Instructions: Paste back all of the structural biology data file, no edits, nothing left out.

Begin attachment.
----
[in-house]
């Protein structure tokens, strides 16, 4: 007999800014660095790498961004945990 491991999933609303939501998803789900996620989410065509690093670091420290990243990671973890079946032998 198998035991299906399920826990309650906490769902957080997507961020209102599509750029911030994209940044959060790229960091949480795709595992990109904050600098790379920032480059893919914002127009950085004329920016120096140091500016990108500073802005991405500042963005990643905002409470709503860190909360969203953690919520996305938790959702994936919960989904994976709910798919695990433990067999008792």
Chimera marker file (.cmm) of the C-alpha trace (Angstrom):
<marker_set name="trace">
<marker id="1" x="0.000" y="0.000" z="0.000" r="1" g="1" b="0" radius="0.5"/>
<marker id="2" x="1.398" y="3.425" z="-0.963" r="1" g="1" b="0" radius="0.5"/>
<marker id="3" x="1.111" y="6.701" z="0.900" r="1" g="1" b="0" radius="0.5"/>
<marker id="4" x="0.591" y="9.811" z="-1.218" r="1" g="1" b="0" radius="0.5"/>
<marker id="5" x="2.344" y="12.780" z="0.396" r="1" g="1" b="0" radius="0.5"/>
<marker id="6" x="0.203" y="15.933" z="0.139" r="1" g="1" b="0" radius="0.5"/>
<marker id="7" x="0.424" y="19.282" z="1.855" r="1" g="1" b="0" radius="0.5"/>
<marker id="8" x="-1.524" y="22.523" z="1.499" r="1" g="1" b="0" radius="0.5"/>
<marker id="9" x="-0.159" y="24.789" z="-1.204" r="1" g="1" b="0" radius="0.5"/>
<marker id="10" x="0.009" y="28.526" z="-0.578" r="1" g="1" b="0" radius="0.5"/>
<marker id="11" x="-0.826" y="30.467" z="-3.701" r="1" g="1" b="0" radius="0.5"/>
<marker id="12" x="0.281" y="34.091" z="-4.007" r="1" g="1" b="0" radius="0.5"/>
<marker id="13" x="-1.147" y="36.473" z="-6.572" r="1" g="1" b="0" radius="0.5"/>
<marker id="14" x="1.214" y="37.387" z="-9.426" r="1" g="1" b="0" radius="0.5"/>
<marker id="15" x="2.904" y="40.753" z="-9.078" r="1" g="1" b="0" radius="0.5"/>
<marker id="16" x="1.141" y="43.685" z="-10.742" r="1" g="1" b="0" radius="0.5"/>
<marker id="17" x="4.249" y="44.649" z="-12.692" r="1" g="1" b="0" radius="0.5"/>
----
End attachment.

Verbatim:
[in-house]
């Protein structure tokens, strides 16, 4: 007999800014660095790498961004945990 491991999933609303939501998803789900996620989410065509690093670091420290990243990671973890079946032998 198998035991299906399920826990309650906490769902957080997507961020209102599509750029911030994209940044959060790229960091949480795709595992990109904050600098790379920032480059893919914002127009950085004329920016120096140091500016990108500073802005991405500042963005990643905002409470709503860190909360969203953690919520996305938790959702994936919960989904994976709910798919695990433990067999008792």
Chimera marker file (.cmm) of the C-alpha trace (Angstrom):
<marker_set name="trace">
<marker id="1" x="0.000" y="0.000" z="0.000" r="1" g="1" b="0" radius="0.5"/>
<marker id="2" x="1.398" y="3.425" z="-0.963" r="1" g="1" b="0" radius="0.5"/>
<marker id="3" x="1.111" y="6.701" z="0.900" r="1" g="1" b="0" radius="0.5"/>
<marker id="4" x="0.591" y="9.811" z="-1.218" r="1" g="1" b="0" radius="0.5"/>
<marker id="5" x="2.344" y="12.780" z="0.396" r="1" g="1" b="0" radius="0.5"/>
<marker id="6" x="0.203" y="15.933" z="0.139" r="1" g="1" b="0" radius="0.5"/>
<marker id="7" x="0.424" y="19.282" z="1.855" r="1" g="1" b="0" radius="0.5"/>
<marker id="8" x="-1.524" y="22.523" z="1.499" r="1" g="1" b="0" radius="0.5"/>
<marker id="9" x="-0.159" y="24.789" z="-1.204" r="1" g="1" b="0" radius="0.5"/>
<marker id="10" x="0.009" y="28.526" z="-0.578" r="1" g="1" b="0" radius="0.5"/>
<marker id="11" x="-0.826" y="30.467" z="-3.701" r="1" g="1" b="0" radius="0.5"/>
<marker id="12" x="0.281" y="34.091" z="-4.007" r="1" g="1" b="0" radius="0.5"/>
<marker id="13" x="-1.147" y="36.473" z="-6.572" r="1" g="1" b="0" radius="0.5"/>
<marker id="14" x="1.214" y="37.387" z="-9.426" r="1" g="1" b="0" radius="0.5"/>
<marker id="15" x="2.904" y="40.753" z="-9.078" r="1" g="1" b="0" radius="0.5"/>
<marker id="16" x="1.141" y="43.685" z="-10.742" r="1" g="1" b="0" radius="0.5"/>
<marker id="17" x="4.249" y="44.649" z="-12.692" r="1" g="1" b="0" radius="0.5"/>